HTMLWorker is deprecated in newer versions of IText in favor of XMLWorker; however CSS support is poor in both cases (see demo.itextsupport.com/xmlworker/itextdoc/…) and was not adequate for my needs. On the contrary Flying Saucer was perfect. –  Pino Nov 12 '13 at 9:35

Did you try WKHTMLTOPDF?

It's a simple shell utility, an open source implementation of WebKit. Both are free.

We've set a small tutorial here

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For a straight html-page-to-pdf conversion, this is better than anything else I've seen, free or commercial. –  MGOwen Nov 1 '09 at 23:08
    
Does it work on a non Mac OS? –  Eran Medan Mar 26 '11 at 1:55
    
@Eran, we use it on linux. I think there's a windows version too –  Mic Mar 28 '11 at 9:39
    
@Mic Yes, there is a Windows version too. –  Viccari Mar 14 '12 at 16:30
    
tested on windows XP (version 0.9.9) and works very well. Also, does not require admin rights on the machine to install. –  Christopher Mahan May 23 '13 at 23:28

If you have the funding, nothing beats Prince XML as this video shows

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If you're looking for a cheaper alternative for Prince, try DocRaptor.com. It uses Prince as the engine. –  Julie Jan 19 '11 at 1:49
    
And if you want to cheaper, but with more options, try htm2pdf.co.uk - it uses webkit and users real WYSIWIG –  user1914292 Apr 29 '13 at 7:30

If you look at the side bar of your question, you will see many related questions...

In your context, the simpler method might be to install a PDF print driver like PDFCreator and just print the page to this output.

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Is there maybe a way to grab the rendered page from the internet explorer rendering engine and send it to a PDF-Printer tool automatically?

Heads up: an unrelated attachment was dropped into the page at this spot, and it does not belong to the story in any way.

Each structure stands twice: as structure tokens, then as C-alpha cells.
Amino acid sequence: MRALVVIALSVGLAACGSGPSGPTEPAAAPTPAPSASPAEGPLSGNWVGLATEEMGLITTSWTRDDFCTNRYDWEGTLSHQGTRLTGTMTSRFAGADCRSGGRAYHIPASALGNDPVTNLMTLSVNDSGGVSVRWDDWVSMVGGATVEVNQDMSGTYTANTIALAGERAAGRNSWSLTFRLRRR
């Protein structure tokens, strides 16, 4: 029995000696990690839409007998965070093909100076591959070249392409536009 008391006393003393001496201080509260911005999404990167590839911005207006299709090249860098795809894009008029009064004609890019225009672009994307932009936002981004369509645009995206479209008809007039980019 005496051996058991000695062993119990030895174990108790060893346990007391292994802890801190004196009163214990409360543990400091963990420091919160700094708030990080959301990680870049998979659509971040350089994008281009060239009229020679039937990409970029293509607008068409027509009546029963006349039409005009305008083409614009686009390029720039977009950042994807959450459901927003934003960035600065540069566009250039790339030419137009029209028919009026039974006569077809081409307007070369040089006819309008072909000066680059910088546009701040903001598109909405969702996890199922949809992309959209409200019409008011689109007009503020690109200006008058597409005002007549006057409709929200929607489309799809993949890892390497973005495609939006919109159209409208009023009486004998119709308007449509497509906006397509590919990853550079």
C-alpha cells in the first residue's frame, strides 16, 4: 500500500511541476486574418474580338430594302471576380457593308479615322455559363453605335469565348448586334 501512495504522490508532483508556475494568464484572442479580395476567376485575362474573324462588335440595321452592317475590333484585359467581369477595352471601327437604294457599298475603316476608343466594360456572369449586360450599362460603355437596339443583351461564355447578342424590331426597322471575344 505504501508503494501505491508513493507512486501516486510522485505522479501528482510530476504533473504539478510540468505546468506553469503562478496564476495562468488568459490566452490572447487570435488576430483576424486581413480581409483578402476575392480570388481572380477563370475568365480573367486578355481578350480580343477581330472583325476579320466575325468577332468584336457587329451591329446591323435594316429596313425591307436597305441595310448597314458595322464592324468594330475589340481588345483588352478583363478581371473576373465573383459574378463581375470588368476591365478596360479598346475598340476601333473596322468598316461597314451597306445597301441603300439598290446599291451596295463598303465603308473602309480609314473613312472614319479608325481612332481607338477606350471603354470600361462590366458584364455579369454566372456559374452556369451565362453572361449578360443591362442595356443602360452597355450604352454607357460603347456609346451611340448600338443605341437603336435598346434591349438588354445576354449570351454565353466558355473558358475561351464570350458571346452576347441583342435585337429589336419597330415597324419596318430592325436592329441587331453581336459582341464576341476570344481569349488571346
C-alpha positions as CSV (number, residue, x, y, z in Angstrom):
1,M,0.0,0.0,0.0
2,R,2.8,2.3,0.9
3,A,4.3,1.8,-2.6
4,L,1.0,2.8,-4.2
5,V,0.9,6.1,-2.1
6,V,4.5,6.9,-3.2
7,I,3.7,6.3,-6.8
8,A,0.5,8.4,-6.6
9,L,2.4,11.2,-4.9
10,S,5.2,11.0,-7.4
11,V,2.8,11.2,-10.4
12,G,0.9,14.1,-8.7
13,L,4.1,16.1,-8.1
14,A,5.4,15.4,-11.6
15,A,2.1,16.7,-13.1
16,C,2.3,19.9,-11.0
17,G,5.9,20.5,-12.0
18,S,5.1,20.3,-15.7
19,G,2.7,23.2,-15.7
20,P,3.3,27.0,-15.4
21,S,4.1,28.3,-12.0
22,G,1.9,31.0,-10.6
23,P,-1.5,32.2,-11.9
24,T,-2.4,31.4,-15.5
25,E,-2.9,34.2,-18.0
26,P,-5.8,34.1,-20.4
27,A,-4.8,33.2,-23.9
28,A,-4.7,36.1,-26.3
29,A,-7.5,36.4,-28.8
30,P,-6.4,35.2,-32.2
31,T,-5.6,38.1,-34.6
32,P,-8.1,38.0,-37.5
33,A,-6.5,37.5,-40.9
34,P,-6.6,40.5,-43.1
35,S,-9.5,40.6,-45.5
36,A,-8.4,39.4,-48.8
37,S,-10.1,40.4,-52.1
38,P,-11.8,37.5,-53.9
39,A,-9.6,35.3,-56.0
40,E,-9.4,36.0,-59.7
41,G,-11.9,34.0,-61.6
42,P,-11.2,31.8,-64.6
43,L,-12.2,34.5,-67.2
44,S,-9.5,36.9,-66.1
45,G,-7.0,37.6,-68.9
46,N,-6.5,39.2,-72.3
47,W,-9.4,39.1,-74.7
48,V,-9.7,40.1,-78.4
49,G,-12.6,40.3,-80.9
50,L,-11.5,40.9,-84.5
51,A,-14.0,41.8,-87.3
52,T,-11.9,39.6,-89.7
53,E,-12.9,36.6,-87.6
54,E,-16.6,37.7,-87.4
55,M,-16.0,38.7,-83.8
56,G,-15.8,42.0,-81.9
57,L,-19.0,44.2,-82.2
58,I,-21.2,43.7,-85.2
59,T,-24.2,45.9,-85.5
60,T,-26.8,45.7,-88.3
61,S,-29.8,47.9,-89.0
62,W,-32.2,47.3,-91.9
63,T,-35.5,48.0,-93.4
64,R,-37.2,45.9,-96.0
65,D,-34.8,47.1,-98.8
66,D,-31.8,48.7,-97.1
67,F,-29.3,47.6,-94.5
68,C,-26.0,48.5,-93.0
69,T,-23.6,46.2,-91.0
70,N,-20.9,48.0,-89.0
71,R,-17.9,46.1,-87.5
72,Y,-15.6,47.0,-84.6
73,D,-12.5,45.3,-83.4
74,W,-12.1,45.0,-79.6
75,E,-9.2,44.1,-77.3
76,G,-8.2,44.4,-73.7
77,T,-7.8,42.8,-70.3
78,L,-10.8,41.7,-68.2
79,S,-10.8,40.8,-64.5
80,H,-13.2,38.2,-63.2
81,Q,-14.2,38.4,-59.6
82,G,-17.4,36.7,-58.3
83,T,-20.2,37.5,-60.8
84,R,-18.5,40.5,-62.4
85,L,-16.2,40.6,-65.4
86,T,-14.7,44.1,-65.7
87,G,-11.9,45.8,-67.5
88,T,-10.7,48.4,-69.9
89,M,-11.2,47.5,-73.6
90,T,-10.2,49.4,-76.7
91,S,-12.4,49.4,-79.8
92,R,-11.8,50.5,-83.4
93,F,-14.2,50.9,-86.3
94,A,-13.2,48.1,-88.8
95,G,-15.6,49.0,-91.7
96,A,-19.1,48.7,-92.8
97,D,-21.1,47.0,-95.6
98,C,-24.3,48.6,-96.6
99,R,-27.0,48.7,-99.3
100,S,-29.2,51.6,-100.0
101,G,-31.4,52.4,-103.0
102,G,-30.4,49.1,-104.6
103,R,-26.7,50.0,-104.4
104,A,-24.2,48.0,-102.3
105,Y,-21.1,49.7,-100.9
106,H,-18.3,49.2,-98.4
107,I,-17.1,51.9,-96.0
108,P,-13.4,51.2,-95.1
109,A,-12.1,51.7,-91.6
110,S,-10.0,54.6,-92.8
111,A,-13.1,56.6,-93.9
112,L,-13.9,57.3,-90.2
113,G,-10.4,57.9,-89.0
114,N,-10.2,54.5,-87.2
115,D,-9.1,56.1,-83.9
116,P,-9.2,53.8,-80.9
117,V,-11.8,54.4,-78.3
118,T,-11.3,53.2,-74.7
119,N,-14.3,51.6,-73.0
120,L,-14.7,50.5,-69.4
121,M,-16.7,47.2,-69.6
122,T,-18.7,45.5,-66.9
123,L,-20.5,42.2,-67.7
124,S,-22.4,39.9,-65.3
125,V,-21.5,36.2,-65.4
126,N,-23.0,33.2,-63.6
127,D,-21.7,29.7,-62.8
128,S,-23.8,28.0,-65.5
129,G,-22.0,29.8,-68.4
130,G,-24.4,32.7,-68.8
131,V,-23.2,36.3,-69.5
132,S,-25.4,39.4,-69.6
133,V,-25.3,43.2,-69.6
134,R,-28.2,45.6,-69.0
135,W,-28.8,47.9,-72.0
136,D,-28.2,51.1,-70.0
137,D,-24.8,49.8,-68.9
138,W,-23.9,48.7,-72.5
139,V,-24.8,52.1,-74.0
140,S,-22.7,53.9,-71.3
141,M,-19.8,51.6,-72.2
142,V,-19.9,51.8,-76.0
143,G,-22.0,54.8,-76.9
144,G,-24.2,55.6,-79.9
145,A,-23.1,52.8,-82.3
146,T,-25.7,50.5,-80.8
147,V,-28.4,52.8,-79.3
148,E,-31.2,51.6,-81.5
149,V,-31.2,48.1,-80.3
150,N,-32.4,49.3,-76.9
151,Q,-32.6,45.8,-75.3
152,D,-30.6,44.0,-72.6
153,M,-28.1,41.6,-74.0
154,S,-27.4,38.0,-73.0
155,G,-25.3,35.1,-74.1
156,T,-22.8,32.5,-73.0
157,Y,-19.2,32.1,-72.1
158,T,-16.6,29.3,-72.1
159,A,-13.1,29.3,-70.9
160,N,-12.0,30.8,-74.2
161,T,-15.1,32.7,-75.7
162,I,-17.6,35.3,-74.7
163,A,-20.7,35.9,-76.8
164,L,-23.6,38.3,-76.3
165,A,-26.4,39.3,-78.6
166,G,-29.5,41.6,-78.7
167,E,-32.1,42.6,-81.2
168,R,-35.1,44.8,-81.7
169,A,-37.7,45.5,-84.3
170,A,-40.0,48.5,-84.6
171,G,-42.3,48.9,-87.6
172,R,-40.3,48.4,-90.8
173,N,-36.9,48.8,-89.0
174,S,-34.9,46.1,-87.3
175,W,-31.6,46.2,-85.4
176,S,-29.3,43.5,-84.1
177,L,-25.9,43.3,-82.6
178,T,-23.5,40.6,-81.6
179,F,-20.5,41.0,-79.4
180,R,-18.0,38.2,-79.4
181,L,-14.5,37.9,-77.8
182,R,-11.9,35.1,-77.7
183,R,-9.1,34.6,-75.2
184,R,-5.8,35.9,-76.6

This is how ActivePDF works, which is good means that you know what you'll get, and it actually has reasonable styling support.

It is also one of the few packages I found (when looking a few years back) that actually supports the various page-break CSS commands.


Unfortunately, the ActivePDF software is very frustrating - since it has to launch the IE browser in the background for conversions it can be quite slow, and it is not particularly stable either.

There is a new version currently in Beta which is supposed to be much better, but I've not actually had a chance to try it out, so don't know how much of an improvement it is.

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Thanks for the helpful answer. I don't think ActivePDF is really suitable because of the price, but it's good to know something like that exists. –  panschk Mar 11 '09 at 11:05

You can use a headless firefox with an extension. It's pretty annoying to get running but it does produce good results.

Check out this answer for more info.

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Doesnt sound like a very scalable solution if one needs to convert pages on the fly to pdf in parallel. If a few requests come thru that result in a conversion using FF your server will have lost a few GIG of memory just to serve a few converted pages. This would open your server to a DOS. –  mP. Apr 12 '11 at 0:09
    
Better but similar: github.com/ariya/phantomjs/wiki/Screen-Capture (according to we-love-php.blogspot.com/2012/12/… the pdf has real text, not rasterized) –  nafg Oct 25 '13 at 2:05

Amyuni WebkitPDF could be used with JNI for a Windows-only solution. This is a HTML to PDF/XAML conversion library, free for commercial and non-commercial use.

If the output files are not needed immediately, for better scalability it may be better to have a queue and a few background processes taking items from there, converting them and storing then on the database or file system.

usual disclaimer applies

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I believe dompdf hasn't been mentioned yet.

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-1 it's written in PHP, while Java is preferred –  bluish Sep 26 '11 at 12:22

There is a PHP class which can perform such an operation.

The web site is at http://www.rustyparts.com/pdf.php

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-1 it's written in PHP, while Java is preferred –  bluish Sep 26 '11 at 12:25

If you have php installed, try fpdf. It's at http://fpdf.org

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I already used FPDF for a web project. It is not useful for what I want to do, because you have to build your PDF document step by step. You can't just feed it an HTML document and get a PDF doc back. –  panschk Mar 11 '09 at 10:56